Components for rapid prototyping

Get started with rapid prototyping in 5 minutes

Step 1: Import from Sketch

You can start from scratch in Framer. But if you already have designs in progress, you can easily migrate your static designs from Sketch into Framer to kickstart the rapid prototyping process. This is as simple as copying and pasting thanks to our Sketch import plugin.

Import designs from Sketch

Step 2: Add interactivity to your prototype

Using the ‘Replace with’ feature, swap out static symbols or elements from your Sketch designs and replace them with interactive components. Install these from our selection of public packages, or use one of your team’s shared private packages.

Step 3: Share your prototype

Once your prototype is interactive, you can share it with your fellow designers, or anyone else you’d like feedback from—copywriters, developers, and product managers. In order to share your prototype, you can use a few different methods. The Live Preview feature allows you to share your project’s Preview window through a temporary URL. If you want to preview the prototype from anywhere at any time, you can export a Web Preview and upload the folder to a service that can host static websites.

Preview your prototypes
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Components for rapid prototyping

Components are a great resource for rapid prototyping. They help you easily kickstart a design and bring up the fidelity, without having to do it from scratch. The beauty of components in Framer is that they can also contain pre-built interactions and give you the ability to easily add live data. In many cases, the component creator has also added custom UI to allow you to customize details in the properties panel. Components are bundled as packages and they’re free, one-click install, and work directly on the canvas. You can browse, search, and install thousands of components, available under the Packages tab in the app. Here are some of the best packages for adding UI elements, interactions, and interactive components.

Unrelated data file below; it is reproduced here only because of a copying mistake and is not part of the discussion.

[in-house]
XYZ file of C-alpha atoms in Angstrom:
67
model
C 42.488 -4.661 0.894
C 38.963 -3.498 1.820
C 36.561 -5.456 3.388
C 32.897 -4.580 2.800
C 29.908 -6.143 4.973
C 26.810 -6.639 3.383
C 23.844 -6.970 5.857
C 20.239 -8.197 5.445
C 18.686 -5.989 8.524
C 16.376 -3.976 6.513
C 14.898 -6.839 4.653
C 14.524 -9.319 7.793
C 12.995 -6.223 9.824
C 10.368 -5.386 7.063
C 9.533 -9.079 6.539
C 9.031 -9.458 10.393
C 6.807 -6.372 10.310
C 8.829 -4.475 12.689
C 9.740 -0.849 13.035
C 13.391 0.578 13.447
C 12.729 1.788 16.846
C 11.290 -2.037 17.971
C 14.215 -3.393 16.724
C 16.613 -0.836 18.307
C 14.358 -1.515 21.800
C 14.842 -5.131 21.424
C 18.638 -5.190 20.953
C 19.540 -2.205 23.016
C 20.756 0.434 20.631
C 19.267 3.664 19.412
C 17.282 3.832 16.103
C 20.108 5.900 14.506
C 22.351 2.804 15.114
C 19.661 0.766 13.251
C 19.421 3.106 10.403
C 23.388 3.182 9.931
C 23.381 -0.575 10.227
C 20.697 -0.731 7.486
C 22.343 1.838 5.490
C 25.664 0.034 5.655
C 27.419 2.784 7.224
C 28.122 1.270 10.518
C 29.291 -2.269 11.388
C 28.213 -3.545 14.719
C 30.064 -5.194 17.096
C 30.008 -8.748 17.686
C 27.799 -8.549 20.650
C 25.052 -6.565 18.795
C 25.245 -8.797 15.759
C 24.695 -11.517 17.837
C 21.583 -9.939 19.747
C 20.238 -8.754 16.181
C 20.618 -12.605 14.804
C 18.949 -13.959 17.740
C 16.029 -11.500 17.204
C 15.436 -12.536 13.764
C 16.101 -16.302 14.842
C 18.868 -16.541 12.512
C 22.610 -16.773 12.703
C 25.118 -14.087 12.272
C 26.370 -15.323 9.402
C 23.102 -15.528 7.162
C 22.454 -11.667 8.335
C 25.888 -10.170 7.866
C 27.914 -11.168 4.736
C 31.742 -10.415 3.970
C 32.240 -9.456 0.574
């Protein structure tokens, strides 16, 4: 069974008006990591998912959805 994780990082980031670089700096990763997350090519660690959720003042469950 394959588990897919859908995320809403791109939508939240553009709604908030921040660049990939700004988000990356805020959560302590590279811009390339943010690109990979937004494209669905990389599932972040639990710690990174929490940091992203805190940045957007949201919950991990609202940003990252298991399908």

Quick UI elements

Use these starter packs to easily insert pre-built UI elements and design a realistic, high-fidelity prototype in a matter of minutes.

UI tools

Easy animations

Drag any of the components onto the canvas to quickly create different micro-interactions and gesture-based transitions.

Easy animations

Interactive elements

Test different states on the canvas and allow people to actually interact with the UI elements of your prototypes.

Interactive elements

Live data

Increase the fidelity of your prototypes by using real data-a great way to stress-test designs. You can pull data from your own database or any public API.

live data

Prototyping tools in Framer